Kerala Farmers Leave for Delhi to be Part of Protest Against Farm Laws
Tractor Rally at Alappuzha in solidarity with farmers protest
Kozhikode: As farmers’ protests against the three contentious farm laws are intensifying across the country, growers from Kerala are headed to Delhi to take part in the protest. More than 500 farmers, under the banner of Kerala Karshaka Sangham, Kerala chapter of the All India Kisan Sabha (AIKS), one of the farmers' organisations in the forefront of protests, began their march to Delhi on Monday morning from Kannur.
Though over 1,000 farmers from Kerala are slated to leave for Delhi to join their agitating counterparts who have been on the borders since November 26, only the first batch has left. The second batch will leave on January 21.
Farmers from all districts assembled at Kannur on Sunday and left for Delhi on Monday morning by bus, with S Ramachandran Paillai, vice president of AIKS, flagging off the march.
Farmers from other districts have assembled at Kannur on Sunday
“The farmers would reach Delhi by road crossing the Konkan route. The second batch will leave on January 21,” KN Balagopal, secretary of Kerala Karshaka Sangham, has said earlier in a press conference.
The bus journey is expected to take three days to reach Delhi. The farmers from Kerala will join other protesting counterparts at the Shahjahanpur border, one of the five borders where farmers have been camping and protesting since over a month now.
“In the initial phase, there was an attempt to brand the protest as that of Punjabi farmers' since farmers from Punjab have been camping mainly at the Singhu border. When Haryana chief minister ML Khattar had declared that no one from Haryana is the part of protests, the farmers from Haryana marched to Delhi and have been camping at Tikri border. Farmers from Uttar Pradesh are camping at Ghazipur border. Another group of farmers from Uttar Pradesh and Madhya Pradesh are camping at Palwal border,” said KK Ragesh, a Rajya Sabha Member and state president of Kerala Karshaka Sangham.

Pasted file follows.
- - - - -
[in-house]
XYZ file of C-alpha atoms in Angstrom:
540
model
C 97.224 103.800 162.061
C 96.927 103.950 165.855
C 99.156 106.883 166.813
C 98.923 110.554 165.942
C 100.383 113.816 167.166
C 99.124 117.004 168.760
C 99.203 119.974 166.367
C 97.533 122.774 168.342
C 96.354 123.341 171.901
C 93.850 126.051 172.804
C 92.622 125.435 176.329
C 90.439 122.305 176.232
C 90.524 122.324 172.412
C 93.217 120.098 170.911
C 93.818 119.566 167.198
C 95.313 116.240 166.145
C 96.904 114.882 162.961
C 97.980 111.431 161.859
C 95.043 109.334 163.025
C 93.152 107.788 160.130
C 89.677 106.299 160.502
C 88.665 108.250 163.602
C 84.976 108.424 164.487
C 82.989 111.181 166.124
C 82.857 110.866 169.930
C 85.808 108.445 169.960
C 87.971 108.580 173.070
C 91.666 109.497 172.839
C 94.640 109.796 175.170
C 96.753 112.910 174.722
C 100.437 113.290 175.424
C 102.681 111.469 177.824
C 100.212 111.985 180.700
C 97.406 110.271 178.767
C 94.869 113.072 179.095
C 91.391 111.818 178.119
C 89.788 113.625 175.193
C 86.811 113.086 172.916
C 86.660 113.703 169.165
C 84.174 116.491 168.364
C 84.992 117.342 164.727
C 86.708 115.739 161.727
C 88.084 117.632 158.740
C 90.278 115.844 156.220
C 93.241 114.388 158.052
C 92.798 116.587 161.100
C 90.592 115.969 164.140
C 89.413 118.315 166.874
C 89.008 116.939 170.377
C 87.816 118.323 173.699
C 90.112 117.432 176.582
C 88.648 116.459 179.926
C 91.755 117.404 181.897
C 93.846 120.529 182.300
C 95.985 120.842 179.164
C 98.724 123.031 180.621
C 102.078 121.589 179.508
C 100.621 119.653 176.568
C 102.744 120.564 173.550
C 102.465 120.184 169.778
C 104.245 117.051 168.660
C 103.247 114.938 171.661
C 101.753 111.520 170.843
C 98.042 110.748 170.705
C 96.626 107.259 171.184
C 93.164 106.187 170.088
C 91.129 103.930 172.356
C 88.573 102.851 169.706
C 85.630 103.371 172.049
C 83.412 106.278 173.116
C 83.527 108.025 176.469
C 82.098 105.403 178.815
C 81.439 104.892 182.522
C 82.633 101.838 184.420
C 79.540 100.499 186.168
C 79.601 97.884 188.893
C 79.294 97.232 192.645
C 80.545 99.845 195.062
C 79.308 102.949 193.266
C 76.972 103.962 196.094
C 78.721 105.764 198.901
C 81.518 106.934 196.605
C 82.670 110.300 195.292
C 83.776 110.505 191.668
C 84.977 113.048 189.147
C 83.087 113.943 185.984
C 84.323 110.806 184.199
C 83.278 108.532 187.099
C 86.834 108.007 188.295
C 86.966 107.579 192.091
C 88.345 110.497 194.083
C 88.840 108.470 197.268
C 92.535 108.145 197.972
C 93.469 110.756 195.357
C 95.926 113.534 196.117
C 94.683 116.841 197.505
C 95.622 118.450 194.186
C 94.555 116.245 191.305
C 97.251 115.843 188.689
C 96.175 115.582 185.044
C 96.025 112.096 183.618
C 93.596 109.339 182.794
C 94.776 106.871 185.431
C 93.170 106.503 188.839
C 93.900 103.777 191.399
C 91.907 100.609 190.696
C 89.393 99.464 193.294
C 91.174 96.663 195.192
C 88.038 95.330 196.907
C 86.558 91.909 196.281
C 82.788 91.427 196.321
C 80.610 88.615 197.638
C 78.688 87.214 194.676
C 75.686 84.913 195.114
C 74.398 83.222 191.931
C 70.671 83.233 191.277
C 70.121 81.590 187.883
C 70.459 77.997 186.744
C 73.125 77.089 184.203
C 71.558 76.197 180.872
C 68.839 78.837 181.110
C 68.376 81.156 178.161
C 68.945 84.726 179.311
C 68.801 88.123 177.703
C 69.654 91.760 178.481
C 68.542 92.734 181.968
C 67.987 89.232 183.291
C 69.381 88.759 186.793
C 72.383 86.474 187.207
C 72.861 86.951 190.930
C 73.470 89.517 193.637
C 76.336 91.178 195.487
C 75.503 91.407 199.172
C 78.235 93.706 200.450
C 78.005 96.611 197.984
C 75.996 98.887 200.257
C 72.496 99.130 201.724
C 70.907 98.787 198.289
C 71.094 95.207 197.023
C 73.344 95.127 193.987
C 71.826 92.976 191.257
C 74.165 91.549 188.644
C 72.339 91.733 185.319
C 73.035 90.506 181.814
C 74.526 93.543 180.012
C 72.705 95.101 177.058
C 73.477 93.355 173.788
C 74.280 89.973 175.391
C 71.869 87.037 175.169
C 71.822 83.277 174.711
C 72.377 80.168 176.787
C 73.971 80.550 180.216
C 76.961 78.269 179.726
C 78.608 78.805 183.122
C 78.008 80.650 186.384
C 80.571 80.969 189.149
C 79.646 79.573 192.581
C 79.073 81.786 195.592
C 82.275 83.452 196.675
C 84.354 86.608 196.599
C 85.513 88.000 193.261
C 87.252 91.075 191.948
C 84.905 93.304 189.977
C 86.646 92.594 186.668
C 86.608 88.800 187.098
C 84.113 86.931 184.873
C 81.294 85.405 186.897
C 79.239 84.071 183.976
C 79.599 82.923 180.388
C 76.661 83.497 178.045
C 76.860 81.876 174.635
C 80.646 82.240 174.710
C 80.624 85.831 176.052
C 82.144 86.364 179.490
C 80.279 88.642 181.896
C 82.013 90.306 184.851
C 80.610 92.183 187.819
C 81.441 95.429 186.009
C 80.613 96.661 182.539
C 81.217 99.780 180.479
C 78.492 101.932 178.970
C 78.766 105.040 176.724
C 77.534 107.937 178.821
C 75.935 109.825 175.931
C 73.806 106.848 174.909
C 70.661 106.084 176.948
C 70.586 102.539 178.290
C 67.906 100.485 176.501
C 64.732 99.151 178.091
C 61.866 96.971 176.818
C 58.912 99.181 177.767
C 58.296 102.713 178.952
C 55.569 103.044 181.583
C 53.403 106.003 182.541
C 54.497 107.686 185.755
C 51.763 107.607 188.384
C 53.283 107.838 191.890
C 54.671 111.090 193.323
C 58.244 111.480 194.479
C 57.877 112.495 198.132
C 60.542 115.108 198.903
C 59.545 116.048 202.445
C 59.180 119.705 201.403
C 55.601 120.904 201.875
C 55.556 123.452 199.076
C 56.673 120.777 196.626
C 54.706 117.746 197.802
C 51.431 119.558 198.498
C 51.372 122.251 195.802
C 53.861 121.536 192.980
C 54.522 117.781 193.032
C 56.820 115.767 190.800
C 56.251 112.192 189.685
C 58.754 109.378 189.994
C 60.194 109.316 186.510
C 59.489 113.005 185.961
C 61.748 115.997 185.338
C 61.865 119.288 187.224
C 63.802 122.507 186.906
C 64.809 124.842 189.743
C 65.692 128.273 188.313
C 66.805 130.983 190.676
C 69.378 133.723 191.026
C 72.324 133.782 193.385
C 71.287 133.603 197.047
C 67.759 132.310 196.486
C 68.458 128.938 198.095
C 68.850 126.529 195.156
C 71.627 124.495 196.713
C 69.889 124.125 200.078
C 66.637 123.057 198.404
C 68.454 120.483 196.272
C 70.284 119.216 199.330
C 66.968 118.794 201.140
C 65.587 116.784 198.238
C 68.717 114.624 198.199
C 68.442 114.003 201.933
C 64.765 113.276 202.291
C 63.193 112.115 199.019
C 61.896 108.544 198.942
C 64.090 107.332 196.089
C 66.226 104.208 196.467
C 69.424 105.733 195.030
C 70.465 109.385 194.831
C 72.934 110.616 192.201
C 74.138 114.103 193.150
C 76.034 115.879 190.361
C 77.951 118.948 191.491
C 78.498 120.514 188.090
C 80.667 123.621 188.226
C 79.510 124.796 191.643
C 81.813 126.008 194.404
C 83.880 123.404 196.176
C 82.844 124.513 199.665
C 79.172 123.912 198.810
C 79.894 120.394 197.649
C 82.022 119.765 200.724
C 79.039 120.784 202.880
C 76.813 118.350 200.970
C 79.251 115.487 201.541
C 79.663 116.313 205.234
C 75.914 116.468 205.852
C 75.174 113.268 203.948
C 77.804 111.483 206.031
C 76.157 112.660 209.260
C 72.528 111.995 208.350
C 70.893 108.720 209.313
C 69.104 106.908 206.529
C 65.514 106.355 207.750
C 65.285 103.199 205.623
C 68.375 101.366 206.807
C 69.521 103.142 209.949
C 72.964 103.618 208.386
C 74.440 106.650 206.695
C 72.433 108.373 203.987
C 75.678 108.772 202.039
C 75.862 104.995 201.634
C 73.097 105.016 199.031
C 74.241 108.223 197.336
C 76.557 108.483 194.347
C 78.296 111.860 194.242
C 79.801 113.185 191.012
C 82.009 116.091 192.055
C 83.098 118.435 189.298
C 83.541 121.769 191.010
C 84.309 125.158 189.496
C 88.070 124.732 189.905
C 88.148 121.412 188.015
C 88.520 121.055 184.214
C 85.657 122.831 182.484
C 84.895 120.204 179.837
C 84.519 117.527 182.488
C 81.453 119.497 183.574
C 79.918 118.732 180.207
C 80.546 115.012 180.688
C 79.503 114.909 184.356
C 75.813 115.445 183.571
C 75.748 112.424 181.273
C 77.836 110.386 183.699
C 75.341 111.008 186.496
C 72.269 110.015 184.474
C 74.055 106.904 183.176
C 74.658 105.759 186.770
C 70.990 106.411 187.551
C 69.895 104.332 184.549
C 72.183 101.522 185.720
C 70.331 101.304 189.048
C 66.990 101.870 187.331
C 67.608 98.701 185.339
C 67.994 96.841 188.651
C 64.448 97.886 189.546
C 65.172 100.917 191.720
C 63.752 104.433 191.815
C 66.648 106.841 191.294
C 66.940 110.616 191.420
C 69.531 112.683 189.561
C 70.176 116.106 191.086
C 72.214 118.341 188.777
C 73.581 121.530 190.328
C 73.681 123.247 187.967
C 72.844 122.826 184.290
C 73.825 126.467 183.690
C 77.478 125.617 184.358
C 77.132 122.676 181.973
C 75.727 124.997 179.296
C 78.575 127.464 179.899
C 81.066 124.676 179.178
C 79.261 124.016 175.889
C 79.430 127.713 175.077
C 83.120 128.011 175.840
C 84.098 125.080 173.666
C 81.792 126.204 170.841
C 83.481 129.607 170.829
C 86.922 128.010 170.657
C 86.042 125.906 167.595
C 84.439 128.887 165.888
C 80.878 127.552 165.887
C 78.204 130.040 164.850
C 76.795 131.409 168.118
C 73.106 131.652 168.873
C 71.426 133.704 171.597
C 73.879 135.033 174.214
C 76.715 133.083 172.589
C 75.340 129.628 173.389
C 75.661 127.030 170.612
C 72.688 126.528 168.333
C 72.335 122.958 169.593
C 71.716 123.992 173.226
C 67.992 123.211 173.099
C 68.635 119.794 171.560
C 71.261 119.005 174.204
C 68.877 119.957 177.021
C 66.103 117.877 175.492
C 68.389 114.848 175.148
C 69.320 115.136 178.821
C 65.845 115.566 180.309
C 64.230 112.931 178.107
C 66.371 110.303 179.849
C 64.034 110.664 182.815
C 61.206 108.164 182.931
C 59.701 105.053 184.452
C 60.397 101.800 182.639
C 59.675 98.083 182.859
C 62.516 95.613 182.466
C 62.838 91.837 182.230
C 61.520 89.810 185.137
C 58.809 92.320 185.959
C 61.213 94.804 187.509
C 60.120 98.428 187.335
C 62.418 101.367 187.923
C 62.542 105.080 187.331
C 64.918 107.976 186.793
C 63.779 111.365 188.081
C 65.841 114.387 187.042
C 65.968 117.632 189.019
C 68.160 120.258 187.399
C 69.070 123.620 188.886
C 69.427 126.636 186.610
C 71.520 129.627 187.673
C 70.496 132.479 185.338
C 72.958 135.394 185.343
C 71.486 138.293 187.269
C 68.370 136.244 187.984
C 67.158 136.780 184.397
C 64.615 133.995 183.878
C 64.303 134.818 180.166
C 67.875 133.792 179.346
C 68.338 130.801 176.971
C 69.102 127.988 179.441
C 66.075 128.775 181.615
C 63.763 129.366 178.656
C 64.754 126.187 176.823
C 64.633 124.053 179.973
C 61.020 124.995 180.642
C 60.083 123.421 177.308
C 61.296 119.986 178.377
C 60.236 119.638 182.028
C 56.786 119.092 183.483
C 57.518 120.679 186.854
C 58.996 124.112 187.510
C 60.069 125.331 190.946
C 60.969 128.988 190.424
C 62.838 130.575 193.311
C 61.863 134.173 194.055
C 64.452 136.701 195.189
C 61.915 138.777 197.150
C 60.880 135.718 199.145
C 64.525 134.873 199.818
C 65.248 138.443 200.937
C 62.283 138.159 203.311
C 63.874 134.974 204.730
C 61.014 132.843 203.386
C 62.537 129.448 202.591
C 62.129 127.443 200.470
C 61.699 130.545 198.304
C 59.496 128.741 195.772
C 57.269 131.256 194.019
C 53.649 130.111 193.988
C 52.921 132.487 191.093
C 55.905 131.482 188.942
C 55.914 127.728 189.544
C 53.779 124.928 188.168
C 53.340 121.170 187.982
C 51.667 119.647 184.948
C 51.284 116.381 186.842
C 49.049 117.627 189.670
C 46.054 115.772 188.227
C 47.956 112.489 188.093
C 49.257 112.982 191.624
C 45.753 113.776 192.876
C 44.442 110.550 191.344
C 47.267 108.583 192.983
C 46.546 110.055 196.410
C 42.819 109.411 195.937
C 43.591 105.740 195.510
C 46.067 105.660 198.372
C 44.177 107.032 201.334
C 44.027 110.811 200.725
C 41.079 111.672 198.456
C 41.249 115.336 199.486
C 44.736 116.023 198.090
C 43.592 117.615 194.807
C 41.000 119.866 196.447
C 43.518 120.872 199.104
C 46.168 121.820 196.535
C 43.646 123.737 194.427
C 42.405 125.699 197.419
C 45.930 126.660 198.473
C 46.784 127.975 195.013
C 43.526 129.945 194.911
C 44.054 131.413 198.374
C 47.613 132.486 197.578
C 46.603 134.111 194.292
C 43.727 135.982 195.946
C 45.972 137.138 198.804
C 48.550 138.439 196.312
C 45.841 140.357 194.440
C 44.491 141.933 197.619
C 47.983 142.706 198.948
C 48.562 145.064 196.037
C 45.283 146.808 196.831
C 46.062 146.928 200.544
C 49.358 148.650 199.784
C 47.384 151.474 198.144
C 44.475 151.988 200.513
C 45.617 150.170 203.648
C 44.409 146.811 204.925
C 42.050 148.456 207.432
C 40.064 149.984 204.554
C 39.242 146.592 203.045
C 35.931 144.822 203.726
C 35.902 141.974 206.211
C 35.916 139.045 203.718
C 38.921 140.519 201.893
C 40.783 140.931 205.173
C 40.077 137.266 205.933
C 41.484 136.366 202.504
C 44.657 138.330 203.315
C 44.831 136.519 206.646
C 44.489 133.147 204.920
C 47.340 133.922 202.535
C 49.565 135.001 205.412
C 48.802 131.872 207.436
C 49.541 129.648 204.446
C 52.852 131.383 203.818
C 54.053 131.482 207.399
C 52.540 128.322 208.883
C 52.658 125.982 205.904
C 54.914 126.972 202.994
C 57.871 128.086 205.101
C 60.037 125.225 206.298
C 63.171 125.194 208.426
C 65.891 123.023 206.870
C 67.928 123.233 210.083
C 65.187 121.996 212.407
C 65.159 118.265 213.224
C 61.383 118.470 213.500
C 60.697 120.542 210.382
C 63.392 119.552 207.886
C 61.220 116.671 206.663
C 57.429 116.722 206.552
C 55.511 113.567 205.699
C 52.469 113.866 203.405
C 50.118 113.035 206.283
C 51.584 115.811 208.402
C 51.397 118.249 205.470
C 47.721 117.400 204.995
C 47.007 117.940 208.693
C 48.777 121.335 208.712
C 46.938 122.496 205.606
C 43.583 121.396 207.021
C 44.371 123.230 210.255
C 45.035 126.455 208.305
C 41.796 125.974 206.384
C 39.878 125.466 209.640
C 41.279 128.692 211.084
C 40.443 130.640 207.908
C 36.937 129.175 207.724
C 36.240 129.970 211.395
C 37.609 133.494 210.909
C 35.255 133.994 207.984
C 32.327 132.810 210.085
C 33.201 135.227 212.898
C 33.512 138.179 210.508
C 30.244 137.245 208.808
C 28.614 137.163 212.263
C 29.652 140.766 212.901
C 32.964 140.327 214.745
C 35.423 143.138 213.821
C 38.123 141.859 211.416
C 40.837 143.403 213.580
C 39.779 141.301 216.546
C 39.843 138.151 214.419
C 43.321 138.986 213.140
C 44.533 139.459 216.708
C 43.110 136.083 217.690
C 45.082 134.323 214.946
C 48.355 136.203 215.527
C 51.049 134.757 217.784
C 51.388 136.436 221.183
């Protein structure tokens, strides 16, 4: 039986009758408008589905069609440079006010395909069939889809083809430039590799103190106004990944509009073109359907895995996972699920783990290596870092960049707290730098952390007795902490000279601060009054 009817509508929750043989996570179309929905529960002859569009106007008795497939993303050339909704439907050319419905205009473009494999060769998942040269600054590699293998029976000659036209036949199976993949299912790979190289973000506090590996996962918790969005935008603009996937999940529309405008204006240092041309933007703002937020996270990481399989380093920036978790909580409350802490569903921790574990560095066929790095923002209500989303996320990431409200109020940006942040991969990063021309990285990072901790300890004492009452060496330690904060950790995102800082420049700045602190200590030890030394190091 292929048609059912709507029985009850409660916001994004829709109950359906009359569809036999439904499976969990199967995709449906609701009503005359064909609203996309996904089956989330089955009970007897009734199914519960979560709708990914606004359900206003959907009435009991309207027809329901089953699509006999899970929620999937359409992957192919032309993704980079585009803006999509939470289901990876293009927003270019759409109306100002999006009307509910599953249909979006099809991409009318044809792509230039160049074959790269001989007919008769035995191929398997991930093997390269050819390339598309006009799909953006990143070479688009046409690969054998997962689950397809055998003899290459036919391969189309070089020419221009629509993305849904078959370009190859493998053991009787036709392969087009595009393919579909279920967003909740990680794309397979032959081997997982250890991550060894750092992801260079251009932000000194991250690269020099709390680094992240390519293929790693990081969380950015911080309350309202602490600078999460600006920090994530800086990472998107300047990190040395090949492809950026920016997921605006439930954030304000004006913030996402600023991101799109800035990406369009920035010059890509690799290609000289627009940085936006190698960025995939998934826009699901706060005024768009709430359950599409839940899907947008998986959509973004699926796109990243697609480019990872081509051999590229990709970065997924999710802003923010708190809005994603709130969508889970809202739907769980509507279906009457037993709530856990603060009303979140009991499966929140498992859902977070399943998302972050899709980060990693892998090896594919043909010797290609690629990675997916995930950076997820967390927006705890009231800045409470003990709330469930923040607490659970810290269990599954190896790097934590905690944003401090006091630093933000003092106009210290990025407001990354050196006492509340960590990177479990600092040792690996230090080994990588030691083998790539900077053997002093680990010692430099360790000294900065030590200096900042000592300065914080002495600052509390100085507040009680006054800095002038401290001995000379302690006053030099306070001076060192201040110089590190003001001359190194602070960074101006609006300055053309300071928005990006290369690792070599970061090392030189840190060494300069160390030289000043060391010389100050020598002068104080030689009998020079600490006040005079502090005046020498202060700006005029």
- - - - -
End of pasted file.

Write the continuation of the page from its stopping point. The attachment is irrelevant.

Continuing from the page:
Highlighting the growing solidarity among the peasant community, Ragesh said: “When the local body elections in Rajasthan got over, the farmers marched to Delhi through National Highway-8 that connects Jaipur and Delhi. These farmers have been stopped at Shahjahanpur. Farmers from Nasik have also reached there and Kerala farmers would also join the protest at Shahjahanpur.”
He underlined that farmers were protesting against the “pro-corporate” laws in almost all states as well as were marching to Delhi.
S Ramachandran Pillai Flags off the march
Simultaneously, protests at all district centres across the state have been intensified, with Kerala Samyuktha Karshaka Samithi, which is part of the All India Kisan Sangharsh Coordination Committee (AIKSCC), observing a relay protest at the Martyrs’ Column in Thiruvananthapuram from December 12 in solidarity with protesting farmers across the country. On December 23, such protests were launched at all district centres across the state.
The protest venues are seeing solidarity participation from other organisations, such as trade unions, women, lawyers, teachers, student and youth organisations.
The Kerala Samyuktha Karshaka Samithi also consists of various farmers’ organisations including Kerala Karshaka Sangham (Kerala chapter of All India Kisan Sabha), Karshaka Congress along with other organisations. Kerala State Karshaka Thozhilali Union (KSKTU), a body of agricultural workers, is also the part of the ongoing protests across the country.
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